|March 19, 2007 at 19:07:24 || |
Part I of II: Democratic Aspirations in Iran and the Middle East I agree with one thing Condoleeza Rice said: we shouldn't give up on the democratic aspirations of the people of the Middle East!
Part I of II: Democratic Aspirations in Iran and the Middle East
I agree with one thing Condoleeza Rice said: we shouldn't give up on the democratic aspirations of the people of the Middle East!
I'm an American married to an Iranian American. We live several months of each year in Tehran, Iran. Over the years I've come to realize that the people in this region are very unhappy with oppressive governments. Though few Americans know this, the Middle East has a long history of people striving and even giving their lives for freedom and democracy. To understand why the region is plagued with dictators and monarchs, it is necessary to study history, including the role of the I-word, imperialism.
SETTING AN EXAMPLE OF DEMOCRATIC CITIZENSHIP. If we American citizens don't want to give up on the democratic aspirations of the people of the Middle East, and we don't believe the Bush-Cheney-Condi program is really about democracy, is there anything we can do to help? Yes, and it's easier than you might think.
To enable Middle Eastern people to achieve democracy, we must get our military out of their faces and work on improving democracy in our own country. We need to quit pointing fingers (and missiles!) at people in other countries and start looking in the mirror. Instead of focusing on what's right or wrong with the Middle East, we need to concentrate on what's right and wrong in our own country's foreign policy and in our own model of democracy.
For Iranians I've talked with over the years, more democracy would mean freedom from fear of repression, freedom to speak their minds, freedom to build a country that puts the good of its citizens first. However, given the history of colonialism and dictatorship in the Middle East, many people in the region are a little foggy about the nuts and bolts of citizenship in a democracy. For example, a lot of folks have picked up the habit of passively blaming their government (or foreign governments) for their problems without being able to envision what citizens might do about it. That's why our example of active citizenship could really make a difference.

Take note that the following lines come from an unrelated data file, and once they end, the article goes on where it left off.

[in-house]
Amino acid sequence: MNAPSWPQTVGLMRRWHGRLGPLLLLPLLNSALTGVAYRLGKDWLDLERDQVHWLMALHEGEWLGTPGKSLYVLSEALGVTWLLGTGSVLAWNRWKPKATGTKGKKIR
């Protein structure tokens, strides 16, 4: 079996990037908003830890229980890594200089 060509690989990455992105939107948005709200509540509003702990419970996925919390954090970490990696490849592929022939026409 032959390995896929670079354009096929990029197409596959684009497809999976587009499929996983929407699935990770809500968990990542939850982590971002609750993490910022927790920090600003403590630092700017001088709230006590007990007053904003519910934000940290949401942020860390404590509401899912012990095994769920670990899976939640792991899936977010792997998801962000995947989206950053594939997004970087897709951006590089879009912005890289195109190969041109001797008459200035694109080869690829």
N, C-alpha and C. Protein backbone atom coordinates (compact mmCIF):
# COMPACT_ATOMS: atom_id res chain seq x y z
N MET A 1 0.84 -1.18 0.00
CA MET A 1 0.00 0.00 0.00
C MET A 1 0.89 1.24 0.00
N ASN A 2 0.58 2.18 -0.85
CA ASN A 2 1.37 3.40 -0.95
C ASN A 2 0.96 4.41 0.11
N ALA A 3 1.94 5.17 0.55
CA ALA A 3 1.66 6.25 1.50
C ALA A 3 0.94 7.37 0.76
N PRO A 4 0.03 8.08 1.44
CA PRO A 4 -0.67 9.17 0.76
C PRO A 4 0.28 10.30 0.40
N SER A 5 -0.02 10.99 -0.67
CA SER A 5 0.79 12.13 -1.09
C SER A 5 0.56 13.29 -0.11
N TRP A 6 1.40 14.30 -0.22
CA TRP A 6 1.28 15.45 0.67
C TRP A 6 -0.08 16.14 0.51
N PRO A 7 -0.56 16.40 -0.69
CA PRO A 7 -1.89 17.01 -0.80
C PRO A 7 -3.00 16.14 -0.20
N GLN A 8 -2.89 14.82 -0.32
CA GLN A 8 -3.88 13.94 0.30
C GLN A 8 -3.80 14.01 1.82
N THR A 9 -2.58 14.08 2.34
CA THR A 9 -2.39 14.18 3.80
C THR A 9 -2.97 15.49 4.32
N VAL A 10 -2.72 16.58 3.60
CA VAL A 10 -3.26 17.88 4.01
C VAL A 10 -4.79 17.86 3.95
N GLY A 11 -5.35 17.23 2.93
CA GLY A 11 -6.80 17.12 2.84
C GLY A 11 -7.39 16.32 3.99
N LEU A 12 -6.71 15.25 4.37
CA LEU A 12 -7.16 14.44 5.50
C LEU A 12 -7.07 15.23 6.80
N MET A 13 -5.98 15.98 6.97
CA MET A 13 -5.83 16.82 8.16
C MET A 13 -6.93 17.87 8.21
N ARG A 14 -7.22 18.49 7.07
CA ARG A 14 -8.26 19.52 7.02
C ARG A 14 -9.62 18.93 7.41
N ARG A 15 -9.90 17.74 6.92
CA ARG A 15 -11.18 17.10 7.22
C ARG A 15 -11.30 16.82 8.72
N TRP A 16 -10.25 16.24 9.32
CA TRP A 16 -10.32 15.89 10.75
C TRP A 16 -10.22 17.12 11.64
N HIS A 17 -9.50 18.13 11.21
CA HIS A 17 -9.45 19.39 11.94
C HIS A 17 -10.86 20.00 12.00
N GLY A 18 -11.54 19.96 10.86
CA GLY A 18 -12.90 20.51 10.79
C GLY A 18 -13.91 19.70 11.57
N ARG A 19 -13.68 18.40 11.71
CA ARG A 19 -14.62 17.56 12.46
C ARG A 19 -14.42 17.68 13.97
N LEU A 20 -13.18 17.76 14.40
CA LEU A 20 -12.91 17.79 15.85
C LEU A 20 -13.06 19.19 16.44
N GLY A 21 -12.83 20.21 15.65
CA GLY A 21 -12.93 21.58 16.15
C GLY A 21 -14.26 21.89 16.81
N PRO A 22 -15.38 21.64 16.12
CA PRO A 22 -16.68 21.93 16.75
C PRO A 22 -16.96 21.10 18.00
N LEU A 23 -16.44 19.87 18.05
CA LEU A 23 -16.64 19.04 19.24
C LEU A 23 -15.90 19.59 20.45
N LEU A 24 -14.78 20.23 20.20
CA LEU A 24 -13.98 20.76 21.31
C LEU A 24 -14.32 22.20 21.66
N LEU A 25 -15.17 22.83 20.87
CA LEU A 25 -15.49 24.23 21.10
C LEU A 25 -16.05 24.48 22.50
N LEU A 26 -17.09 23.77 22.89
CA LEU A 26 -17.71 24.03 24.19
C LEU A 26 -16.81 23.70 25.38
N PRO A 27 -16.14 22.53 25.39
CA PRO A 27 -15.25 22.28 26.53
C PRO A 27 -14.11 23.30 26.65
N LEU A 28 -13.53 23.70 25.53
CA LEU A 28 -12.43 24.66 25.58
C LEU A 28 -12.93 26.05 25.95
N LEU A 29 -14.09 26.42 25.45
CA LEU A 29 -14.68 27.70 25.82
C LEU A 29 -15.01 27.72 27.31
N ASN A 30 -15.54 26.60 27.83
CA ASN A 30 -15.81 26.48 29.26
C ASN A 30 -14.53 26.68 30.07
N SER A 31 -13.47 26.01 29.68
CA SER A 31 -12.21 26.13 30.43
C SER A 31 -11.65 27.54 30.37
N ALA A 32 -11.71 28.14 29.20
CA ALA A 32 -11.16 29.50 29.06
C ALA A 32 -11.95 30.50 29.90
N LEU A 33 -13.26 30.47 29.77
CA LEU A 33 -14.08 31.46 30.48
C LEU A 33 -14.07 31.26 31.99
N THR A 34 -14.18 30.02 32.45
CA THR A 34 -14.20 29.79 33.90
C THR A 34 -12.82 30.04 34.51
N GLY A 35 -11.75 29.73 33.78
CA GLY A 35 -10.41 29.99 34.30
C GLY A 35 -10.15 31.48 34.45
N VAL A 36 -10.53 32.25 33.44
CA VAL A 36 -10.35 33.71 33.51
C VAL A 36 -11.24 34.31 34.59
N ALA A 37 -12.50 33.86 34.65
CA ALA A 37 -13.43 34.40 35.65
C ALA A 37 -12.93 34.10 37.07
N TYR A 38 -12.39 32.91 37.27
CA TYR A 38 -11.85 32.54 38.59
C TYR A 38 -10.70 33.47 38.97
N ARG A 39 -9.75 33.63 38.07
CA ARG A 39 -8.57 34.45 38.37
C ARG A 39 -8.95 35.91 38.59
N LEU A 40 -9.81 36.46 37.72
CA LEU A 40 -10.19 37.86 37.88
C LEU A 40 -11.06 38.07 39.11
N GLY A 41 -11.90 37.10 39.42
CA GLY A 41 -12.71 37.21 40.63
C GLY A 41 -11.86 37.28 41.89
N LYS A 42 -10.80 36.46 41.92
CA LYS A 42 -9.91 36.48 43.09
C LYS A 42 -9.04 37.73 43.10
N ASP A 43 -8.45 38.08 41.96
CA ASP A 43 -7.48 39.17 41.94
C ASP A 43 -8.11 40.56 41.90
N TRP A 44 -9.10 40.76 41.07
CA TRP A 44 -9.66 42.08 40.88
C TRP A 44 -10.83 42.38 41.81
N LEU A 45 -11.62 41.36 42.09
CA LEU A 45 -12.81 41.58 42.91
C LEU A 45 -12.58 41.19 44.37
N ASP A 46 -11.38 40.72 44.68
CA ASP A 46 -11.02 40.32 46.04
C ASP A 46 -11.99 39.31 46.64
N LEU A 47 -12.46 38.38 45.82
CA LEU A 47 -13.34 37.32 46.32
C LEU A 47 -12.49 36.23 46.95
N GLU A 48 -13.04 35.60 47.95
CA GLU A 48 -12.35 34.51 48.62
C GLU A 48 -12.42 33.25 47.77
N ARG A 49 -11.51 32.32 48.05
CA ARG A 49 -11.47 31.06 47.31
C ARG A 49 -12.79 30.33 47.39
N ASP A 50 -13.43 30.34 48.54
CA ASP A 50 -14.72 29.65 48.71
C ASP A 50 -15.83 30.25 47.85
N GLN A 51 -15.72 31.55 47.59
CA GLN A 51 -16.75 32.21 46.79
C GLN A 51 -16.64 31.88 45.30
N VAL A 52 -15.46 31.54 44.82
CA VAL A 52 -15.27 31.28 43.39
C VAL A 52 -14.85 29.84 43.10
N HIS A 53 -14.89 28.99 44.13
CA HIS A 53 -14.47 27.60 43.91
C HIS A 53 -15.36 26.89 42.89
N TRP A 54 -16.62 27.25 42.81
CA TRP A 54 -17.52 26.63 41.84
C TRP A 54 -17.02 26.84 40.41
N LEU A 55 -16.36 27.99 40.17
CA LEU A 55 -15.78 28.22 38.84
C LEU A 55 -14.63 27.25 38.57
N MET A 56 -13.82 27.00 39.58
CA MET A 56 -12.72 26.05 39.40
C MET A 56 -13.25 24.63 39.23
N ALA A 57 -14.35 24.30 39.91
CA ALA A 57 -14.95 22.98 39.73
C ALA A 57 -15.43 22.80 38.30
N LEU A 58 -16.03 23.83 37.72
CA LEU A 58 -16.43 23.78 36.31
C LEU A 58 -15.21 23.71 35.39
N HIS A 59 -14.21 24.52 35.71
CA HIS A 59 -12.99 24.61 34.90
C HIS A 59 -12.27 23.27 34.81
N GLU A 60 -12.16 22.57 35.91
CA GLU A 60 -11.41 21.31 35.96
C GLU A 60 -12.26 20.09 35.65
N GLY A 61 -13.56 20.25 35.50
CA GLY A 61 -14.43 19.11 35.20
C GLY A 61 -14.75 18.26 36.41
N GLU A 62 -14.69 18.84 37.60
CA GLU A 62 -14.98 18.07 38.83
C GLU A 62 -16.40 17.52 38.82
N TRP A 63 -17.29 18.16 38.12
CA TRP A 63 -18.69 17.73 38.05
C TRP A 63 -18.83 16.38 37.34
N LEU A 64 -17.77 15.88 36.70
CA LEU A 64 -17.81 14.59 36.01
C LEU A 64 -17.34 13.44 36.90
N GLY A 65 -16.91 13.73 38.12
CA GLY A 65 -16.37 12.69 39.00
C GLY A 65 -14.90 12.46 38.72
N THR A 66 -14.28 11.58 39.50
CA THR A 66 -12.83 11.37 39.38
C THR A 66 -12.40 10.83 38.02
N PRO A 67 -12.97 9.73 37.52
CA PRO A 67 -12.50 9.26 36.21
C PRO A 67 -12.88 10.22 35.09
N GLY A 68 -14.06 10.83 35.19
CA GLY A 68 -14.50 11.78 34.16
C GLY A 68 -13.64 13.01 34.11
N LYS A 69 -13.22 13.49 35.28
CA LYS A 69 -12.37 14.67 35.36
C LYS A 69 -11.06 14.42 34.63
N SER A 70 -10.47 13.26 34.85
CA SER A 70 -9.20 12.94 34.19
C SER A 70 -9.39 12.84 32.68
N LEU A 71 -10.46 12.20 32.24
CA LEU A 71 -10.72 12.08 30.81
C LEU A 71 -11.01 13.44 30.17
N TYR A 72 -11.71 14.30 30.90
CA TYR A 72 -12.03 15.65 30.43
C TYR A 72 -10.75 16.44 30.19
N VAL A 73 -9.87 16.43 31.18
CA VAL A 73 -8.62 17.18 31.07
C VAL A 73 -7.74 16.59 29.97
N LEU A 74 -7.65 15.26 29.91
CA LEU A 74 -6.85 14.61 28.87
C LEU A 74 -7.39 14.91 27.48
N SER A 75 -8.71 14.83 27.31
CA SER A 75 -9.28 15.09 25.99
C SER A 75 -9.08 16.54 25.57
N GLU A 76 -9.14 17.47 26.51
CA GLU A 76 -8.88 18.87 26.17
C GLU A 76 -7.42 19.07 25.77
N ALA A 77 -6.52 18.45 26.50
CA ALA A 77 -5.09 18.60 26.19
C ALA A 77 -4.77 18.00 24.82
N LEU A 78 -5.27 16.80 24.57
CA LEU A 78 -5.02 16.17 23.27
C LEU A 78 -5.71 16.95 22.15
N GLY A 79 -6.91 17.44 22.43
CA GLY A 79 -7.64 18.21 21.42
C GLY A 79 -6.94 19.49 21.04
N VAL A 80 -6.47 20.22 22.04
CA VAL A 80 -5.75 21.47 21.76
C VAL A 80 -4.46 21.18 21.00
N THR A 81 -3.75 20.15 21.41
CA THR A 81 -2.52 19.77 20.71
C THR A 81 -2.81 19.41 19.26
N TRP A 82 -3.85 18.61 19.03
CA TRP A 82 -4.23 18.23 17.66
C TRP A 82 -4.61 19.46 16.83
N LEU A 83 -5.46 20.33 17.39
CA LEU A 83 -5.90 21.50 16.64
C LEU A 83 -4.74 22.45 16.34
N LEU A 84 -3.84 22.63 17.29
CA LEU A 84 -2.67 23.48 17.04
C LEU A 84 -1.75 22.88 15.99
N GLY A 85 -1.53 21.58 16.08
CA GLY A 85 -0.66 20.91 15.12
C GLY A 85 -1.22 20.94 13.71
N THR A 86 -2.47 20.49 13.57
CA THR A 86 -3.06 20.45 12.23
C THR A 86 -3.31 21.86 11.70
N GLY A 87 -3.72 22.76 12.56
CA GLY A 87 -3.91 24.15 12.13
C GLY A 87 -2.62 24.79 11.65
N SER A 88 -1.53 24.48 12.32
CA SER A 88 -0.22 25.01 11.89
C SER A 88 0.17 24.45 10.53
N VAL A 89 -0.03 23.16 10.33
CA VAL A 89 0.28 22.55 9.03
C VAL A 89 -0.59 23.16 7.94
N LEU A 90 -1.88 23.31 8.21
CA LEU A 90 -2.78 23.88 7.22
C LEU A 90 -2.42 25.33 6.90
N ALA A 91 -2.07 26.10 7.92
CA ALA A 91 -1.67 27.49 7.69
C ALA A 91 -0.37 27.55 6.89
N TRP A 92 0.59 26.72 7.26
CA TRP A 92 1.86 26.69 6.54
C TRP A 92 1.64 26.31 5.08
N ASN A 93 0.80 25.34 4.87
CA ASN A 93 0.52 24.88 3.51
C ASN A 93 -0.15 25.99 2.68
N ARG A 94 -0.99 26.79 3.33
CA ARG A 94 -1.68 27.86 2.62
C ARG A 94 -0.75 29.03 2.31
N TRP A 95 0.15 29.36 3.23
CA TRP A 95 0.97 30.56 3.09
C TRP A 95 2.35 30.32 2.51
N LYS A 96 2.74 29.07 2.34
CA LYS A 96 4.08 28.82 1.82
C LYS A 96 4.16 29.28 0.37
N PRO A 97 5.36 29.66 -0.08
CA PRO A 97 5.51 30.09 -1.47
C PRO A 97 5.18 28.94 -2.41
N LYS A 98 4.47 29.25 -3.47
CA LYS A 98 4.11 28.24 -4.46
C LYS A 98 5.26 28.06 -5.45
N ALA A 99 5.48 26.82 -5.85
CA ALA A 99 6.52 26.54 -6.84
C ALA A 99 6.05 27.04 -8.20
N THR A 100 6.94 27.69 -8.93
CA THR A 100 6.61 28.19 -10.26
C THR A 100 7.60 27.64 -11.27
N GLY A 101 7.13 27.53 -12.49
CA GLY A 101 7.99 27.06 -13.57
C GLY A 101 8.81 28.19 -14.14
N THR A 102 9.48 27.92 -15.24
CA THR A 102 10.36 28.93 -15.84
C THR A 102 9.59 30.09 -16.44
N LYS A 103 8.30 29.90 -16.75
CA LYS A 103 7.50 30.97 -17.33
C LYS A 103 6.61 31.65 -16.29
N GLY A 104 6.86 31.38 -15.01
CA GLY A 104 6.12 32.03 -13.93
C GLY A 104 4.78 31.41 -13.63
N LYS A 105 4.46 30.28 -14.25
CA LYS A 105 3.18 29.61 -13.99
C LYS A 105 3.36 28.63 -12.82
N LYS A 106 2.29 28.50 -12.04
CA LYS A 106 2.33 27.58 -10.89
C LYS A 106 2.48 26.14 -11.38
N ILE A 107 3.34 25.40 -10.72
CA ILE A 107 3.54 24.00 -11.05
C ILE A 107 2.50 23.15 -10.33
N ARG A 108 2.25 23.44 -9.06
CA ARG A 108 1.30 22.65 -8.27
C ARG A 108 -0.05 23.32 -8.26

People in the Middle East read books and articles, use the internet, watch satellite TV, go to college, discuss politics. They may lack experience with the practice of citizenship in a democracy, but they don't lack interest. Most Iranians I talk with, for example, think Americans are incredibly lucky; they watch us and they envy us. In my opinion, the least we can do is to practice the democracy we preach. We need to demonstrate the difference between what we citizens mean by democracy and the "unitary-presidency, corporations-running-wild" model Bush and Cheney represent. Working out the bugs in the democratic model could be our most generous gift to the world and to history.
FREE TRADE IS NOT THE SAME THING AS DEMOCRACY. Currently, a counterfeit of "freedom and democracy" for the Middle East is being peddled by the Bush administration: "liberal economic reform," that is, "free trade" for the U.S. with the region and a set of laws allowing U.S. companies to invest in and profit from local resources. This is all laid out by Antonia Juhasz in The Bush Agenda: Invading the World, One Economy at a Time (see http://www.inthesetimes.com/article/2979/spoils_of_war/).
The proposed U.S.-Middle East Free Trade Area (U.S.-MEFTA) is like NAFTA by force, and with countries that are not even our neighbors. Occupied Iraq is becoming a U.S.-MEFTA showcase. Twelve countries have taken steps toward "free trade" with the U.S. since the invasion. Is it a surprise that the two countries that have so far resisted joining are Iran and Syria? For some Iranians, however, what "rich and democratic" America is proposing for the region may look like the only way forward. Nevertheless, I've yet to meet anyone who wants America to "help" Iran like America "helped" Iraq.
Although American democracy is widely admired, the fact is that the US and the big powers do not have a good history of supporting democracy in the Middle East. Quite the contrary, some might argue. Why are we, who would never accept a king on American soil, so quick to become friends and allies with Middle Eastern kings? Don't we recognize the double standard? Do we think these throwbacks to a bygone era are "good enough" for the "natives"?